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Criminal Law

This group of events, news, and resources comes directly from National Crime Victim Law Institute (NCVLI) and the student chapter of American Civil Liberties Union (ACLU).

Criminal Law News & Resources

  • Defendant was arrested for selling heroin lethally laced with fentanyl that resulted in the victim’s overdose and death.  Six months following the arrest, defendant appeared in district court to waive indictment and enter a guilty plea to the single charge of distribution of heroin.  The judge inquired whether the victim’s family was present and whether they agreed with the plea agreement.  The prosecutor informed the court that he was new to the case and had not personally spoken with the victim’s family, but that through the victim-witness coordinator the victim’s family was apprised of the proceedings.  The judge proceeded with the plea hearing, but withheld acceptance of the plea until the prosecution could inform him of the views of the victim’s family regarding the plea.  The judge then ordered the prosecution to file a statement describing how the government had complied with its obligations under the Crime Victims’ Rights Act (CVRA), 18 U.S.C. § 3771, and “whether the victim’s family and/or estate concurs with the proposed terms of the plea agreement.”  The prosecution submitted a statement informing the court that the victim-witness coordinator notified the victim’s mother that the plea agreement was reached, and that the she “expressed dissatisfaction that the death of her son was not charged.”   In deciding whether to accept the plea agreement after receiving this information, the court referred to the CVRA, which provides crime victims with ten individual rights.  The judge noted that a court may respect the rights of victims by declining to accept a guilty plea if the government violates the CVRA, reasoning that a district court has broad discretion to reject a plea agreement in the interests of the “sound administration of justice[,]” which he concluded requires respect for the rights and interests of crime victims.  Although recognizing that the government may have good reasons for not pursuing the highest charge, the court rejected the idea that the government had a good or defensible reason for not speaking to the victim’s family before it entered into a plea agreement with defendant.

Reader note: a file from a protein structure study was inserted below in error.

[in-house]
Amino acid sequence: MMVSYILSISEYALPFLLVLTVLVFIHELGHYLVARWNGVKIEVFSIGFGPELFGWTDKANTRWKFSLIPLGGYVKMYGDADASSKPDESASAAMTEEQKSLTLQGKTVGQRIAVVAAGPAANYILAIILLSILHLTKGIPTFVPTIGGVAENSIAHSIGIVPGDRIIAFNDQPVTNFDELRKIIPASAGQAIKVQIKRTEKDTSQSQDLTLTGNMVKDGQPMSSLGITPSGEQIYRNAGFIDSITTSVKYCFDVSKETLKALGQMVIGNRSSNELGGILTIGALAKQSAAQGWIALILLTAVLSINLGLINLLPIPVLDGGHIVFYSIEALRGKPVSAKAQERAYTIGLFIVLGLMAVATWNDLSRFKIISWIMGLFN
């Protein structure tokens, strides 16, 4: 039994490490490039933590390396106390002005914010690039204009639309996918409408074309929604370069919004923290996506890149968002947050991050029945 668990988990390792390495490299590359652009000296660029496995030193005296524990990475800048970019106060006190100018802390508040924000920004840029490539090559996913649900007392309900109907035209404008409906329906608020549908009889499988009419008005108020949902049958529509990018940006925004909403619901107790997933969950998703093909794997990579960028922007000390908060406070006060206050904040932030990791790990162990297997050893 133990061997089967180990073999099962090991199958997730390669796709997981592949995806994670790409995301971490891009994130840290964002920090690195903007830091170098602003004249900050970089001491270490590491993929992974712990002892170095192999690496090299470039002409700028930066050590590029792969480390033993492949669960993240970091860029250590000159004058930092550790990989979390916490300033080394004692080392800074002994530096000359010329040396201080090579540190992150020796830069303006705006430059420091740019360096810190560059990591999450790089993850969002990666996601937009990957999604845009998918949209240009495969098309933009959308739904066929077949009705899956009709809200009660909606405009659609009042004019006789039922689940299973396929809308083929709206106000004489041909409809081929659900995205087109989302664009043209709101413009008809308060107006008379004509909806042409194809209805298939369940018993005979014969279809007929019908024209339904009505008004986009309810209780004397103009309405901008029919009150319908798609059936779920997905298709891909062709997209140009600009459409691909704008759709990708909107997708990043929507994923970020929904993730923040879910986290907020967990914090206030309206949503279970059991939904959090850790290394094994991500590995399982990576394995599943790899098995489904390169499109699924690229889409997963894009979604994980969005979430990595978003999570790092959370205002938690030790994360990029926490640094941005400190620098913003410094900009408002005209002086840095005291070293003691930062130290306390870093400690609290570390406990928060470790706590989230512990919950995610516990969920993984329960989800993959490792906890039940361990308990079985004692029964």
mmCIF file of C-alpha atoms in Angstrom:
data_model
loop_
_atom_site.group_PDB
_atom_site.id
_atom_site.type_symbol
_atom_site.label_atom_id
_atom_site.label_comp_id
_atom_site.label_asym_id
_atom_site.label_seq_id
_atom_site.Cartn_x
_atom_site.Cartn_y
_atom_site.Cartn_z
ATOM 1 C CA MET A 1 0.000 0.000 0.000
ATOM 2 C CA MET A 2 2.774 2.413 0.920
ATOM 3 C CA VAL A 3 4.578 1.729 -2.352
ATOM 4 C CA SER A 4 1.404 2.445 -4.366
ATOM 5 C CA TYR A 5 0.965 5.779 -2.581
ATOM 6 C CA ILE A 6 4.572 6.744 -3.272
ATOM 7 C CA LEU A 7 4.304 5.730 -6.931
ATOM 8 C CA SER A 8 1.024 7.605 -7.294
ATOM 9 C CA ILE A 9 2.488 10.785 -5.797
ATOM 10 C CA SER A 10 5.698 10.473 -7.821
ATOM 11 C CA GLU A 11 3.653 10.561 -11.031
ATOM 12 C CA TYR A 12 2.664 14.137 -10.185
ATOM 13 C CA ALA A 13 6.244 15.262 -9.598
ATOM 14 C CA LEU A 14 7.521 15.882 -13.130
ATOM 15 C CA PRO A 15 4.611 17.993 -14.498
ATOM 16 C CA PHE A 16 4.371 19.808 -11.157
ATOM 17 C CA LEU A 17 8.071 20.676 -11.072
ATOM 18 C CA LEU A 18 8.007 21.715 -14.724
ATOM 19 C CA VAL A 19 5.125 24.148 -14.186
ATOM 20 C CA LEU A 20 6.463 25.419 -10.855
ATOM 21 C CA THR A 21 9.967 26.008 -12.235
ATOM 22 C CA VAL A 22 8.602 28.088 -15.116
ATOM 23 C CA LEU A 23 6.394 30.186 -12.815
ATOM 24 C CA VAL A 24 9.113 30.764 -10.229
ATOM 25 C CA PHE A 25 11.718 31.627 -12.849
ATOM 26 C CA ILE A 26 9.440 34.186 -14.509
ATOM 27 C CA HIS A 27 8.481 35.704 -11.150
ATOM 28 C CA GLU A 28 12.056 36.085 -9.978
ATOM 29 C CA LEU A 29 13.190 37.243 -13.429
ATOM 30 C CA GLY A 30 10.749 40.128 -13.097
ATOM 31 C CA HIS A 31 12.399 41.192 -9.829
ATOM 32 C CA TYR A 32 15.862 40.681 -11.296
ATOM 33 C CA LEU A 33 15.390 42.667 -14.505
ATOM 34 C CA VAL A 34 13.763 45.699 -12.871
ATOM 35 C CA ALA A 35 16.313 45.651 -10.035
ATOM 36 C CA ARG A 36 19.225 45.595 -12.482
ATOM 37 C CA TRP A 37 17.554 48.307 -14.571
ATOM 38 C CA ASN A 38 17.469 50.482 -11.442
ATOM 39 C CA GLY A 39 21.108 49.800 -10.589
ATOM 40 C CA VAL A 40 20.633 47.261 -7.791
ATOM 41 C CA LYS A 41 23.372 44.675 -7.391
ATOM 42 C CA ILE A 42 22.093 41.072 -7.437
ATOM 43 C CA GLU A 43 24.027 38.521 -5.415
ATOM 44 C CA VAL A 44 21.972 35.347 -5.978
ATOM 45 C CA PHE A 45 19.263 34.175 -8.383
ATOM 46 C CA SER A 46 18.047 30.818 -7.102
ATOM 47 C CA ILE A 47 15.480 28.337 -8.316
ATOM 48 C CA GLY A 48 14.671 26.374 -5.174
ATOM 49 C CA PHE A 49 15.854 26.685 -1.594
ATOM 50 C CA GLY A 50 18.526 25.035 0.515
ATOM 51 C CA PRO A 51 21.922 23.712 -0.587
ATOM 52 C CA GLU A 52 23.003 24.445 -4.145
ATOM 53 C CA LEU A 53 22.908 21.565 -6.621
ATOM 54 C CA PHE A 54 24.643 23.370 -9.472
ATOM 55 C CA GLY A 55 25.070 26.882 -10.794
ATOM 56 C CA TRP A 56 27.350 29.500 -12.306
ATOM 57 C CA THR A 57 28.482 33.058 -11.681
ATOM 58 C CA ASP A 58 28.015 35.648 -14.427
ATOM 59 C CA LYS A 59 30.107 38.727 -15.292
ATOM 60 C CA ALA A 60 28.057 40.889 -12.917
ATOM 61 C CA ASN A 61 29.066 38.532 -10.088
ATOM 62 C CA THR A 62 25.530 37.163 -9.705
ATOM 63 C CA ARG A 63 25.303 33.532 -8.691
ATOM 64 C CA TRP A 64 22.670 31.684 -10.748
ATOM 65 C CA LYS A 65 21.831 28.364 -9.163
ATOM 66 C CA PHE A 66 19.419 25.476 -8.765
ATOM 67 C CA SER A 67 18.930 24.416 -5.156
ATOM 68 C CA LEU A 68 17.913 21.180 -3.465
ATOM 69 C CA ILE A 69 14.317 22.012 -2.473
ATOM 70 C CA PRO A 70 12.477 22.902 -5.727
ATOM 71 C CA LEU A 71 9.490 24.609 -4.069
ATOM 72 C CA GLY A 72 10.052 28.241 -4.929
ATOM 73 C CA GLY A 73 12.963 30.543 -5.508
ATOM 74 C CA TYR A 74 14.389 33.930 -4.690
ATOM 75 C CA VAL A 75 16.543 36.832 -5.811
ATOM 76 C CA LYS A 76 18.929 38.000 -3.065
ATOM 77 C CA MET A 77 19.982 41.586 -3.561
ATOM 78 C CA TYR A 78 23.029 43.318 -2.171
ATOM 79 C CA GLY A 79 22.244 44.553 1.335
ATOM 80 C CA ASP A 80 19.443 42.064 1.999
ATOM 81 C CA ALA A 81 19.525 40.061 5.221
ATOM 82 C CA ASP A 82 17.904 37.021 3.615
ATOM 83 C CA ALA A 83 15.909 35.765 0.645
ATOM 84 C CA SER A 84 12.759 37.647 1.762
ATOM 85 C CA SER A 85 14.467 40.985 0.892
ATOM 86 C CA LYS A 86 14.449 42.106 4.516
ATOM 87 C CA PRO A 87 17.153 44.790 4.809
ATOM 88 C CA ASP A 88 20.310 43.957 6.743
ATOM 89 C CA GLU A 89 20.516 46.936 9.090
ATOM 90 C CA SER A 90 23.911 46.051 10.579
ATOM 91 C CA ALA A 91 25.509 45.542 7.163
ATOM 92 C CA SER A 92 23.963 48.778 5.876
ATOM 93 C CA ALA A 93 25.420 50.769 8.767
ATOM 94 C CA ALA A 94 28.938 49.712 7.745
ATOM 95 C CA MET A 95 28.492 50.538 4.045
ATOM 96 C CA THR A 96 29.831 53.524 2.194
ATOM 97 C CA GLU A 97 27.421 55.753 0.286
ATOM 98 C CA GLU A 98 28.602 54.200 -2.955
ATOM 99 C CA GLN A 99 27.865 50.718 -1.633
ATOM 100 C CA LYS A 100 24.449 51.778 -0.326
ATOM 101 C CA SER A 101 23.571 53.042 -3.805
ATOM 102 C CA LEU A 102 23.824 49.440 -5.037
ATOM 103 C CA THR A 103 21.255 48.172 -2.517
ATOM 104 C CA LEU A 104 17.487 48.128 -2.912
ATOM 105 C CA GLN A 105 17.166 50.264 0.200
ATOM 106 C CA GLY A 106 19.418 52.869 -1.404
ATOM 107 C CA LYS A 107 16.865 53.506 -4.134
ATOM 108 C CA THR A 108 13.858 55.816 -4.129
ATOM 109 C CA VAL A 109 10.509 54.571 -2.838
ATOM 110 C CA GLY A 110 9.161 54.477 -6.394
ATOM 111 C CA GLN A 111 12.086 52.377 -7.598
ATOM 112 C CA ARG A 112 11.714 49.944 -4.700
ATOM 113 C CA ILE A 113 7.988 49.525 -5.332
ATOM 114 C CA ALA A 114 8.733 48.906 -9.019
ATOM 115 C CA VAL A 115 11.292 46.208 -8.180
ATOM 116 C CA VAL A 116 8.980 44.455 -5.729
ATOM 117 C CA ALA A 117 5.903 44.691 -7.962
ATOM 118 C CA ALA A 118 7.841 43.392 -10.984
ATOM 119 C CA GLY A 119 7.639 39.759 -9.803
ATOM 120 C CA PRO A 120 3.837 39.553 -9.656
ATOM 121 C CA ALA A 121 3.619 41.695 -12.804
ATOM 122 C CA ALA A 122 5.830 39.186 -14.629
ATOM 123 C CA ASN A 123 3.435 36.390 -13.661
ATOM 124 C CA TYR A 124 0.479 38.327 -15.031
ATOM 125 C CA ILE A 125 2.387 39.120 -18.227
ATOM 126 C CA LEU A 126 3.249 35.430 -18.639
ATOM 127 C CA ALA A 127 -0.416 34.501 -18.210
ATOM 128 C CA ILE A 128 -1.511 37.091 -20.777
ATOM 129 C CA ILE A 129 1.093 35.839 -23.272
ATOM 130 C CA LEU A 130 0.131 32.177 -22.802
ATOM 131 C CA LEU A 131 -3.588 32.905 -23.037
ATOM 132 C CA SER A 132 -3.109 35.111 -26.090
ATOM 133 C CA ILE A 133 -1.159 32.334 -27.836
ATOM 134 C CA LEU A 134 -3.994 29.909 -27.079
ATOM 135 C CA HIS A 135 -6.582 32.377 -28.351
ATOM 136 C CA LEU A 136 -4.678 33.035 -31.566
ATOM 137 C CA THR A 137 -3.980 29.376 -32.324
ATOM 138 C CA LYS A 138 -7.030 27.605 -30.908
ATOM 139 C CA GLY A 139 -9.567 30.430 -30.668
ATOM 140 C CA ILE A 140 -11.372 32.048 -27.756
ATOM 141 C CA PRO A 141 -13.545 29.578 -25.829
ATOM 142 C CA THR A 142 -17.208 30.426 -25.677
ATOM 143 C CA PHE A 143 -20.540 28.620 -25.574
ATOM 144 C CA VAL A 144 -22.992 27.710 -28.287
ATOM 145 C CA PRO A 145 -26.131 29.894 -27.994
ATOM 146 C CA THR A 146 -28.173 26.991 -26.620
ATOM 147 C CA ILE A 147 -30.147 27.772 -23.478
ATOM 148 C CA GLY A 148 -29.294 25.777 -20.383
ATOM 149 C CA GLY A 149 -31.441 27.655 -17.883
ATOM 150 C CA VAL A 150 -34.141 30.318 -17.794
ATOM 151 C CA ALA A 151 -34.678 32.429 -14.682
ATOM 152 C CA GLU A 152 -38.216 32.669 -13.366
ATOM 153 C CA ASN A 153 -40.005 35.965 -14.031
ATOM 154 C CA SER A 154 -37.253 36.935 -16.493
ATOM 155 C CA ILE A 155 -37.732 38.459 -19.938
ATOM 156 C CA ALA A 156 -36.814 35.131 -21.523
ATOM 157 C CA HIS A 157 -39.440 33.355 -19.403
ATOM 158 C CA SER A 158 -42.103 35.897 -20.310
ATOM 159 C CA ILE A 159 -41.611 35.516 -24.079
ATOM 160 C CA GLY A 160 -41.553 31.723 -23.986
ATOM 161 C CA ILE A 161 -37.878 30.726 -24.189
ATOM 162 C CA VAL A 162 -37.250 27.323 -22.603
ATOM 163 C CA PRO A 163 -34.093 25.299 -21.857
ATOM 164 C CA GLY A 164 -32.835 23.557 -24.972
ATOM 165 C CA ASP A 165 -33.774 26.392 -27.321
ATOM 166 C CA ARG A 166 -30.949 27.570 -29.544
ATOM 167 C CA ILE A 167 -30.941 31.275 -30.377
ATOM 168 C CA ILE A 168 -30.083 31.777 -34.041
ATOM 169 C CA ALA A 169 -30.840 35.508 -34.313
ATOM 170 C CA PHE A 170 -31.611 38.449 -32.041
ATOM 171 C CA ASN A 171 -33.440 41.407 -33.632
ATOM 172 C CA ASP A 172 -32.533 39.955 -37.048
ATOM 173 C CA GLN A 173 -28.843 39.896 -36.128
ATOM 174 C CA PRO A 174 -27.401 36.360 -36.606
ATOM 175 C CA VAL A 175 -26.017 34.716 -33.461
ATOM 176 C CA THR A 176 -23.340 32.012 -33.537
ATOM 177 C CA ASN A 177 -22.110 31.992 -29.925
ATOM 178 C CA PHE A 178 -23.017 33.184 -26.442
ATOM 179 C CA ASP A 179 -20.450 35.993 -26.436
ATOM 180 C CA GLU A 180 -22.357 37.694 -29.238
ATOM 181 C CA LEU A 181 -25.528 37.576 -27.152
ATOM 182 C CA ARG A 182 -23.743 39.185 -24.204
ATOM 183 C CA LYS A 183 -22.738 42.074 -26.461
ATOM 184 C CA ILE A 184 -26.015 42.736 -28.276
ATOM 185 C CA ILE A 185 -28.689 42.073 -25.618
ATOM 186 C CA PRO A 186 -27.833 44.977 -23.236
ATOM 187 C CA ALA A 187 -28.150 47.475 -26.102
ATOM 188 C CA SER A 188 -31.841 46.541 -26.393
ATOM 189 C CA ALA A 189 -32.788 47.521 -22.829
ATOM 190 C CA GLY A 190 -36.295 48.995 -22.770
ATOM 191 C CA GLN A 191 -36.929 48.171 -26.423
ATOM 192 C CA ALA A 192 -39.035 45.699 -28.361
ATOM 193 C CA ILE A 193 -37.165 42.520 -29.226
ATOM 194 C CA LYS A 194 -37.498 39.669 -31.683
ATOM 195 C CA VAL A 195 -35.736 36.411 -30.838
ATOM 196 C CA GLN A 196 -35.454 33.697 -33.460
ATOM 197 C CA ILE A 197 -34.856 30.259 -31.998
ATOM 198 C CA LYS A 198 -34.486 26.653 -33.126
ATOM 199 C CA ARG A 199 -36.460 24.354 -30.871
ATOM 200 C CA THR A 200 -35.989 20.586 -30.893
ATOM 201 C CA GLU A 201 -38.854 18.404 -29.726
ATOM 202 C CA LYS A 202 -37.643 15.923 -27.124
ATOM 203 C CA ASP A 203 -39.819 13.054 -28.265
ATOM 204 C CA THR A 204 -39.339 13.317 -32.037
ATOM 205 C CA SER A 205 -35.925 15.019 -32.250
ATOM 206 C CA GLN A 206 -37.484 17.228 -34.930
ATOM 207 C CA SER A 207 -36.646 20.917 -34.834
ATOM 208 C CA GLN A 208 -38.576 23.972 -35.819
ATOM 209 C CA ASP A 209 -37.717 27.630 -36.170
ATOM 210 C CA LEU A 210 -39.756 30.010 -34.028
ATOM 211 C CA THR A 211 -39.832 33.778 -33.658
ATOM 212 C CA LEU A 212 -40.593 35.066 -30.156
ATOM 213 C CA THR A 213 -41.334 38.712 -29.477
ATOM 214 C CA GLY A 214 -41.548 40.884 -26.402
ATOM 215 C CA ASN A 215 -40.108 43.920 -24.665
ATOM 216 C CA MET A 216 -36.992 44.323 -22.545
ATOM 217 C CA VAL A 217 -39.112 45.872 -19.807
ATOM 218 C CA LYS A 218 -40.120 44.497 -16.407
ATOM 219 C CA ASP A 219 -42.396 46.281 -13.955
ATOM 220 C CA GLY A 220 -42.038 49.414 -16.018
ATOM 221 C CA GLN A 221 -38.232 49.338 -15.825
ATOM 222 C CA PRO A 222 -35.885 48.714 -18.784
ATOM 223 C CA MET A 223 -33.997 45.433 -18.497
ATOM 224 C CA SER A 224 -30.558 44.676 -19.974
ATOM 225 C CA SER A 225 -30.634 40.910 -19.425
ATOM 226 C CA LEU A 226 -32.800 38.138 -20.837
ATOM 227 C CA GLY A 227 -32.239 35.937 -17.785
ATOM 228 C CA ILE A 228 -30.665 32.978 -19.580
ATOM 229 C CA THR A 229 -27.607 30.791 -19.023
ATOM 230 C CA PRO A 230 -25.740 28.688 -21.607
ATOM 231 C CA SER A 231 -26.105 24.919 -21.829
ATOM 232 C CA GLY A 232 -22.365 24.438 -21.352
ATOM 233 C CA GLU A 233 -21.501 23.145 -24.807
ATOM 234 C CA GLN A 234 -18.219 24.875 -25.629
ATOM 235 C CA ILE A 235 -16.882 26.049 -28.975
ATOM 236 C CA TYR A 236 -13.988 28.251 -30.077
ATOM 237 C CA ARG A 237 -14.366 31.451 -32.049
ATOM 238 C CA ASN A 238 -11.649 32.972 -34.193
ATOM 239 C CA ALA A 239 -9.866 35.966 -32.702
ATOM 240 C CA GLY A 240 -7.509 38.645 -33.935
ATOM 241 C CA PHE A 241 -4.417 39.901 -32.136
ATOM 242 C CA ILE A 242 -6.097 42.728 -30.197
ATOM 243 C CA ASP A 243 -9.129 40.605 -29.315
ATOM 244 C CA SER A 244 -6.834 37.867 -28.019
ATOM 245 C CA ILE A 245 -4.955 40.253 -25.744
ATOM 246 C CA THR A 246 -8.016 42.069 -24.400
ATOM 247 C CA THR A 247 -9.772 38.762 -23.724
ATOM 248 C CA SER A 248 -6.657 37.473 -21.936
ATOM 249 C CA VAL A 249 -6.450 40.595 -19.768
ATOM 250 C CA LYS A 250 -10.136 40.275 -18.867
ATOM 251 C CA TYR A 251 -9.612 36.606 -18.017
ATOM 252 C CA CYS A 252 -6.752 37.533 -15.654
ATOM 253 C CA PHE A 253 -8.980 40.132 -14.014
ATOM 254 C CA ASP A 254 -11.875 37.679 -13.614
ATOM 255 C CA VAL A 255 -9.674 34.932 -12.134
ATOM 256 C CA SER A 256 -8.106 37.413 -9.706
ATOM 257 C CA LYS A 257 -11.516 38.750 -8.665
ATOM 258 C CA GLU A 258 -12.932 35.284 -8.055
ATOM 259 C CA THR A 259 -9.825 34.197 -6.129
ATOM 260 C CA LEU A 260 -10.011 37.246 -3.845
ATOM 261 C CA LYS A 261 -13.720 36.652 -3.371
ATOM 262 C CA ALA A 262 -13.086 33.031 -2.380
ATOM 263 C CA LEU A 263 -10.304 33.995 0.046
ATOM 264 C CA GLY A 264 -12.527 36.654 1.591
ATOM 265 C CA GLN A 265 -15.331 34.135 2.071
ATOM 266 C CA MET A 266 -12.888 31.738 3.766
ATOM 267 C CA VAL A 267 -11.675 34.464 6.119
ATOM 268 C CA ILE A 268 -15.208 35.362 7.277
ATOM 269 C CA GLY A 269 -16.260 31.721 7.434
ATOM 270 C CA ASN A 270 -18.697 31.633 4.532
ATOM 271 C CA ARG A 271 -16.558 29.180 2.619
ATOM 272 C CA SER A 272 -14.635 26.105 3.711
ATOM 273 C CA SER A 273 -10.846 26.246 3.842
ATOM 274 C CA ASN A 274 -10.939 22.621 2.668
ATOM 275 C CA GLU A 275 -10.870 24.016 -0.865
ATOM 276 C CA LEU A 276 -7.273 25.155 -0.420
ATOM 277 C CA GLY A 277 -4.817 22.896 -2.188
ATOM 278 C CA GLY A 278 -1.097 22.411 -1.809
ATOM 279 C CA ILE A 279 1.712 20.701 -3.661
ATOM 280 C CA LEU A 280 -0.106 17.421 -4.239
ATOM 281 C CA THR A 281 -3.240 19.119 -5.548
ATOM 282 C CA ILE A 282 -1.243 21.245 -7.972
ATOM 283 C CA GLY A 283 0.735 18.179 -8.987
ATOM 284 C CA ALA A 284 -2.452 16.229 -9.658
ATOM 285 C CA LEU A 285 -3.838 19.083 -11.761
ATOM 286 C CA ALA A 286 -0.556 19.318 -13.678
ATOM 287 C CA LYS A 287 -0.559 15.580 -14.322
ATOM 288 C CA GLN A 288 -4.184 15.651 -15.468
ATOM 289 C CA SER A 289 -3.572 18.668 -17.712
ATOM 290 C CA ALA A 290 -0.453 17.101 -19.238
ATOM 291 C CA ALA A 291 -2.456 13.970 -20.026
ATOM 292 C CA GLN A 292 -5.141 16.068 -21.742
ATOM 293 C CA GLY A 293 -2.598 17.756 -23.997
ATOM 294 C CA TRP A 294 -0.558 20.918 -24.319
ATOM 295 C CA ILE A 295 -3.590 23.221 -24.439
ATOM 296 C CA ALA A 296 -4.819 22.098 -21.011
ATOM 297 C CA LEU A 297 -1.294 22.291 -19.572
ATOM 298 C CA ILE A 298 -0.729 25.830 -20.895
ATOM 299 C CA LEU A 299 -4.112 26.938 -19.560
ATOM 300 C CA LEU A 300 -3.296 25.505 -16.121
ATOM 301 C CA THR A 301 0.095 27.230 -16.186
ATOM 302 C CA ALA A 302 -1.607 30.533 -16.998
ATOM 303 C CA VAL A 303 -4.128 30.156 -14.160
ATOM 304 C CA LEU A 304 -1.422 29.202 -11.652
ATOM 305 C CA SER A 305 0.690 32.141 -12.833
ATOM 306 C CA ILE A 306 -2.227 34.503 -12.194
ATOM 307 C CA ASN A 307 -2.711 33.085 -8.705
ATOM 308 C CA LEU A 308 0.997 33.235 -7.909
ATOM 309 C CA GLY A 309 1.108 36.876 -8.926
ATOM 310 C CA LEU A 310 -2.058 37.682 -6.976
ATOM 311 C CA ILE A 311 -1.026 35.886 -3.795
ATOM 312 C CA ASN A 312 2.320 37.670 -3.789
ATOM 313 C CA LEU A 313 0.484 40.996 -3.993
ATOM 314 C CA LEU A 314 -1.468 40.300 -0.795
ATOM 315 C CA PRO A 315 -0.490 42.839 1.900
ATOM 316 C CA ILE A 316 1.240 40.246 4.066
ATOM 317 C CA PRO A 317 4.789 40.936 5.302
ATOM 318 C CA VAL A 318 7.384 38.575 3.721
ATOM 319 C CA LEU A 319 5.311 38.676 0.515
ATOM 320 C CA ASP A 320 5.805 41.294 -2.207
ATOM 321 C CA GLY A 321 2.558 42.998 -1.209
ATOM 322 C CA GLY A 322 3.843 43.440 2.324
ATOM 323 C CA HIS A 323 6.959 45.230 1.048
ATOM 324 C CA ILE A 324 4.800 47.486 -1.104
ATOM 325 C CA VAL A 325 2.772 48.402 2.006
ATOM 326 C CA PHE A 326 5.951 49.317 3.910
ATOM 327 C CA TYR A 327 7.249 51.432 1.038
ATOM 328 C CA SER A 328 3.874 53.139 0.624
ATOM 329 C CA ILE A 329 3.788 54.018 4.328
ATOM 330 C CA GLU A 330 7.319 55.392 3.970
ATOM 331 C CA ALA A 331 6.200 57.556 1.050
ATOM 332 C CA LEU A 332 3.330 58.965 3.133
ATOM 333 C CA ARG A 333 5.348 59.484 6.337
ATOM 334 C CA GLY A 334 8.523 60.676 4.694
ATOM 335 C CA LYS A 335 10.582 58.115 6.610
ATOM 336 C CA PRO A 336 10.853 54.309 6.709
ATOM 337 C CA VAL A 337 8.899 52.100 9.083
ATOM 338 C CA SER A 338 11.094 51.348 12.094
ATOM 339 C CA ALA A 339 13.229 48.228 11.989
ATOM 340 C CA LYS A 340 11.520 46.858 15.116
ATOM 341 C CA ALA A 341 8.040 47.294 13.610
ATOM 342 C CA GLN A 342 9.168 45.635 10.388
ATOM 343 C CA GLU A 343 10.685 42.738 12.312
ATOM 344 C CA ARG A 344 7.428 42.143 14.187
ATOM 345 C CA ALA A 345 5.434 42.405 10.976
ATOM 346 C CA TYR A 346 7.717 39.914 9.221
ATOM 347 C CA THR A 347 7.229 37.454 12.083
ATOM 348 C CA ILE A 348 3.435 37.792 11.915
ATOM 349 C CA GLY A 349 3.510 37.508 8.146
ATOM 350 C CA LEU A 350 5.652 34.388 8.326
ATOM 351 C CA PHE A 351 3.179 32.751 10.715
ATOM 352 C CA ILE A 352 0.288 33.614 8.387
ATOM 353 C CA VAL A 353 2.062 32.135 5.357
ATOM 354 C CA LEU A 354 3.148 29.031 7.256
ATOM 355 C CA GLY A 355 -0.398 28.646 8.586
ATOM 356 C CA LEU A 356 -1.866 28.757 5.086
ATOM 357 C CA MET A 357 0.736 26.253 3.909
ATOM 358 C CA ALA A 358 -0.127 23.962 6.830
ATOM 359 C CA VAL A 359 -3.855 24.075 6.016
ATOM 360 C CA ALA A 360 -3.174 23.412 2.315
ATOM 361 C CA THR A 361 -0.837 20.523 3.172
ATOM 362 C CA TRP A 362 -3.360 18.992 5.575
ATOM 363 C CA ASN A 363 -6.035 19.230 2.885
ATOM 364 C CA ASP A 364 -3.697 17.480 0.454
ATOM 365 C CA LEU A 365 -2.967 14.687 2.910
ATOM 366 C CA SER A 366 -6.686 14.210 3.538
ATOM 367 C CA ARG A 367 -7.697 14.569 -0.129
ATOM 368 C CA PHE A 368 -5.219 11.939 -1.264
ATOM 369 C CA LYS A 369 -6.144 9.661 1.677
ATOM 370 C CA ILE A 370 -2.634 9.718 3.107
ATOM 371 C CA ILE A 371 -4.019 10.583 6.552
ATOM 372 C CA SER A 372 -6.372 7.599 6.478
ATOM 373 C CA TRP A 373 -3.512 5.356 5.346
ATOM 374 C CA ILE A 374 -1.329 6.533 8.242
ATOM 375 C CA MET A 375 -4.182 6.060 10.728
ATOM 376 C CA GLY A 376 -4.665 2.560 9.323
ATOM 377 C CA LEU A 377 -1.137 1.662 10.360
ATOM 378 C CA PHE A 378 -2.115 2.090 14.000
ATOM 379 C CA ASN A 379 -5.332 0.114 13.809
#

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  • Defendant in the underlying criminal matter was indicted for incest, rape, and statutory rape by an authority figure.  During the pre-indictment investigation, the prosecutor’s office obtained a judicial subpoena for the mental health records of the child-victim.  The judicial subpoena was served on Centerstone, a community mental health services provider operating in seventeen Tennessee counties.  Centerstone informed the state that it would not comply with the subpoena, and the trial court issued a summons to appear and show cause.  Centerstone filed a motion to quash the judicial subpoena.  During a hearing, Centerstone’s Director of Health Information Management testified that, as a matter of course, Centerstone responds to judicial subpoenas by informing the requesting party that it should seek disclosure of records using Tenn. Code Ann. § 33-3-105(3), which governs subpoenas for confidential information and which requires a hearing and the application of a specific standard.  Testimony further established that a trial court has never ordered Centerstone to disclose mental health records in order to comply with a judicial subpoena, rather than conducting the hearing required pursuant to Section 33-3-105(3).  The trial court denied Centerstone’s motion to quash but granted permission to seek appellate review.  On appeal, Centerstone argued that a judicial subpoena is not a valid mechanism for discovery of mental health records, which are made confidential by law, and that access, unless granted voluntarily, must follow the procedure set forth in Section 33-3-105(3); the state disagreed.  As a question of first impression, the Court of Criminal Appeals analyzed the relevant statutory provisions at issue, concluding that the personal privacy interests of the subjects of the mental health records protected by Tennessee law require that they receive “pre-hearing notice and an opportunity to be heard … rather than being forced to rely on the holder of the mental health records to protect [their] interests after an ex parte hearing.”
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    Click here to join NCVLI and the Oregon Department of Justice for an MCLE and Community Awareness Event at 8:30AM on April 4, 2017.
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    Click here to raise your voice for justice for victims of domestic violence and sexual assault.
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    NCVLI Staff Spotlight: Amy Liu
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    NCVLI Staff Spotlight: Sarah LeClair
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